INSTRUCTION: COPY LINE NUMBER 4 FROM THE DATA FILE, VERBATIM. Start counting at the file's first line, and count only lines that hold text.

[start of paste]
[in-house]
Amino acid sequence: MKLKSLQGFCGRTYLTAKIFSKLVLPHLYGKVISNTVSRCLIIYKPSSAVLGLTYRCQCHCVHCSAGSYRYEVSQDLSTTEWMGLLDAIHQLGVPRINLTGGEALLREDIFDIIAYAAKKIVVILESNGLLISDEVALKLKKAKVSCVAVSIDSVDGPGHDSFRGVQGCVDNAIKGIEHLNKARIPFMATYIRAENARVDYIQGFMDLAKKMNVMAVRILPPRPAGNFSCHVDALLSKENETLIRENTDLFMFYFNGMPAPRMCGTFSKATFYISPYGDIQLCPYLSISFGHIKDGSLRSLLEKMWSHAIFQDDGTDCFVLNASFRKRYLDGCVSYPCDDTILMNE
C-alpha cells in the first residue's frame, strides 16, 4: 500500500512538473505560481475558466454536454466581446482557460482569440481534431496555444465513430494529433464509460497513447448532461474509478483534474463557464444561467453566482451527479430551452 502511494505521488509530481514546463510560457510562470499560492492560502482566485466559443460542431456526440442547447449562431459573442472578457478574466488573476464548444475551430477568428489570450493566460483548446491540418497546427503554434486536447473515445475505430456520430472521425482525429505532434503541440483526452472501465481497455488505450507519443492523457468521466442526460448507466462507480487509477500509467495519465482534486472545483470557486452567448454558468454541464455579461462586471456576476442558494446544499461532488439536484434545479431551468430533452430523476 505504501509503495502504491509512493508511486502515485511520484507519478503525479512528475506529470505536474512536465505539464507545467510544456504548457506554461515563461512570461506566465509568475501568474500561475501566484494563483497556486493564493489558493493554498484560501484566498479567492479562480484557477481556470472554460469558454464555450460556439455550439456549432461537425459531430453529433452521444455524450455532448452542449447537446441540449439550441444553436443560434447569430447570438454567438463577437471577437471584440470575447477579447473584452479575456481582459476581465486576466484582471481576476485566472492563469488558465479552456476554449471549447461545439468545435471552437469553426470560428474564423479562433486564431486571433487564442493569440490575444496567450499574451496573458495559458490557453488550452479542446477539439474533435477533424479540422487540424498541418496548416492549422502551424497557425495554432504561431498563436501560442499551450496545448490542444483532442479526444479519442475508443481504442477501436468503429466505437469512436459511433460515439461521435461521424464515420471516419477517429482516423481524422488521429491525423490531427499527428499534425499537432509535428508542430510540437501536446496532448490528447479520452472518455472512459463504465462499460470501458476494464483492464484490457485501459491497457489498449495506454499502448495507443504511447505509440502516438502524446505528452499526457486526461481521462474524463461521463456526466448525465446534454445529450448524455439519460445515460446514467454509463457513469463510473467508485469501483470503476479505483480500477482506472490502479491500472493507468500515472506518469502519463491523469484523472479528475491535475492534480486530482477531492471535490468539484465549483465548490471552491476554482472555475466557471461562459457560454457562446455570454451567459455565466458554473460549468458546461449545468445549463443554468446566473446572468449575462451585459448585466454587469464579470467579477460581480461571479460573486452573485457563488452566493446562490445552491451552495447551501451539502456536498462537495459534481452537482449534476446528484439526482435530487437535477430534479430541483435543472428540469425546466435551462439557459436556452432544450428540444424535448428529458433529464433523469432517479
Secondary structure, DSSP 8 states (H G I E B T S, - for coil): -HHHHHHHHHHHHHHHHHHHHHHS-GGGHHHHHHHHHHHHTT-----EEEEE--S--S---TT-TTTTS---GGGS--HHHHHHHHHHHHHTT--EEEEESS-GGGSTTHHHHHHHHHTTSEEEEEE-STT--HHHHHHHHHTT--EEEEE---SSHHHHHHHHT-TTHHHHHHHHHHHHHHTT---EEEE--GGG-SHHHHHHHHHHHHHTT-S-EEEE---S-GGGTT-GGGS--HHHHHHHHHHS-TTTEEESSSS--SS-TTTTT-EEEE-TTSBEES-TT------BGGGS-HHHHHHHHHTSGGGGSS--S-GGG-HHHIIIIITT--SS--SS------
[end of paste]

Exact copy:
Secondary structure, DSSP 8 states (H G I E B T S, - for coil): -HHHHHHHHHHHHHHHHHHHHHHS-GGGHHHHHHHHHHHHTT-----EEEEE--S--S---TT-TTTTS---GGGS--HHHHHHHHHHHHHTT--EEEEESS-GGGSTTHHHHHHHHHTTSEEEEEE-STT--HHHHHHHHHTT--EEEEE---SSHHHHHHHHT-TTHHHHHHHHHHHHHHTT---EEEE--GGG-SHHHHHHHHHHHHHTT-S-EEEE---S-GGGTT-GGGS--HHHHHHHHHHS-TTTEEESSSS--SS-TTTTT-EEEE-TTSBEES-TT------BGGGS-HHHHHHHHHTSGGGGSS--S-GGG-HHHIIIIITT--SS--SS------